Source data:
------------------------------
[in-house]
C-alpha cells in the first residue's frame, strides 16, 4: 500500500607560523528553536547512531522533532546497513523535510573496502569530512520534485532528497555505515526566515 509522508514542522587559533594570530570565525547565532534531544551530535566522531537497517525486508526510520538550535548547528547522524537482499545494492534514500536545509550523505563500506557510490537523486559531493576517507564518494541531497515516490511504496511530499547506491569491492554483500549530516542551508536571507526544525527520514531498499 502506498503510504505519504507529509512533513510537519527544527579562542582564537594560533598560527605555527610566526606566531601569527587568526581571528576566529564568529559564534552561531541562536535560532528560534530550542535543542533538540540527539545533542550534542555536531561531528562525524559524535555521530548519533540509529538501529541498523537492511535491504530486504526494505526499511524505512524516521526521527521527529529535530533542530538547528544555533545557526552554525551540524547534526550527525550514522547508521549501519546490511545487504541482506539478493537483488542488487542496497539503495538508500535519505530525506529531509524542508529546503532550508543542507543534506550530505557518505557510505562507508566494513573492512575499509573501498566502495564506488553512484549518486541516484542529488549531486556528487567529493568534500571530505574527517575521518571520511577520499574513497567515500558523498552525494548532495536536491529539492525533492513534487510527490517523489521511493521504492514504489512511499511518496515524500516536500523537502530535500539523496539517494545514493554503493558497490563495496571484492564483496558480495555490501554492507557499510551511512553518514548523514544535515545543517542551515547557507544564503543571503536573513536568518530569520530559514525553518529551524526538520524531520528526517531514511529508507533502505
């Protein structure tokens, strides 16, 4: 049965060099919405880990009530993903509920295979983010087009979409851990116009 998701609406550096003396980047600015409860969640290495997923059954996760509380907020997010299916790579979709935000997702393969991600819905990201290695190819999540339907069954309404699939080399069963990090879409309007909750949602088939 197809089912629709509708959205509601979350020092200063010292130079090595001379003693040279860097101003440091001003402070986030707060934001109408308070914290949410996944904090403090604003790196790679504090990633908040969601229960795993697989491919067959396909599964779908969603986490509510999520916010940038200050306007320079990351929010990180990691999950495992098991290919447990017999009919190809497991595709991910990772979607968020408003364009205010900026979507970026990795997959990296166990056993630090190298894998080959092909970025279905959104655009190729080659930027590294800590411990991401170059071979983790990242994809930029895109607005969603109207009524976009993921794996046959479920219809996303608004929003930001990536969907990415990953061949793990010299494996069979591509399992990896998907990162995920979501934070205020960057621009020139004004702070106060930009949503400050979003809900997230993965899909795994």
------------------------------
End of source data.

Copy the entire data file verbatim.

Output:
[in-house]
C-alpha cells in the first residue's frame, strides 16, 4: 500500500607560523528553536547512531522533532546497513523535510573496502569530512520534485532528497555505515526566515 509522508514542522587559533594570530570565525547565532534531544551530535566522531537497517525486508526510520538550535548547528547522524537482499545494492534514500536545509550523505563500506557510490537523486559531493576517507564518494541531497515516490511504496511530499547506491569491492554483500549530516542551508536571507526544525527520514531498499 502506498503510504505519504507529509512533513510537519527544527579562542582564537594560533598560527605555527610566526606566531601569527587568526581571528576566529564568529559564534552561531541562536535560532528560534530550542535543542533538540540527539545533542550534542555536531561531528562525524559524535555521530548519533540509529538501529541498523537492511535491504530486504526494505526499511524505512524516521526521527521527529529535530533542530538547528544555533545557526552554525551540524547534526550527525550514522547508521549501519546490511545487504541482506539478493537483488542488487542496497539503495538508500535519505530525506529531509524542508529546503532550508543542507543534506550530505557518505557510505562507508566494513573492512575499509573501498566502495564506488553512484549518486541516484542529488549531486556528487567529493568534500571530505574527517575521518571520511577520499574513497567515500558523498552525494548532495536536491529539492525533492513534487510527490517523489521511493521504492514504489512511499511518496515524500516536500523537502530535500539523496539517494545514493554503493558497490563495496571484492564483496558480495555490501554492507557499510551511512553518514548523514544535515545543517542551515547557507544564503543571503536573513536568518530569520530559514525553518529551524526538520524531520528526517531514511529508507533502505
């Protein structure tokens, strides 16, 4: 049965060099919405880990009530993903509920295979983010087009979409851990116009 998701609406550096003396980047600015409860969640290495997923059954996760509380907020997010299916790579979709935000997702393969991600819905990201290695190819999540339907069954309404699939080399069963990090879409309007909750949602088939 197809089912629709509708959205509601979350020092200063010292130079090595001379003693040279860097101003440091001003402070986030707060934001109408308070914290949410996944904090403090604003790196790679504090990633908040969601229960795993697989491919067959396909599964779908969603986490509510999520916010940038200050306007320079990351929010990180990691999950495992098991290919447990017999009919190809497991595709991910990772979607968020408003364009205010900026979507970026990795997959990296166990056993630090190298894998080959092909970025279905959104655009190729080659930027590294800590411990991401170059071979983790990242994809930029895109607005969603109207009524976009993921794996046959479920219809996303608004929003930001990536969907990415990953061949793990010299494996069979591509399992990896998907990162995920979501934070205020960057621009020139004004702070106060930009949503400050979003809900997230993965899909795994």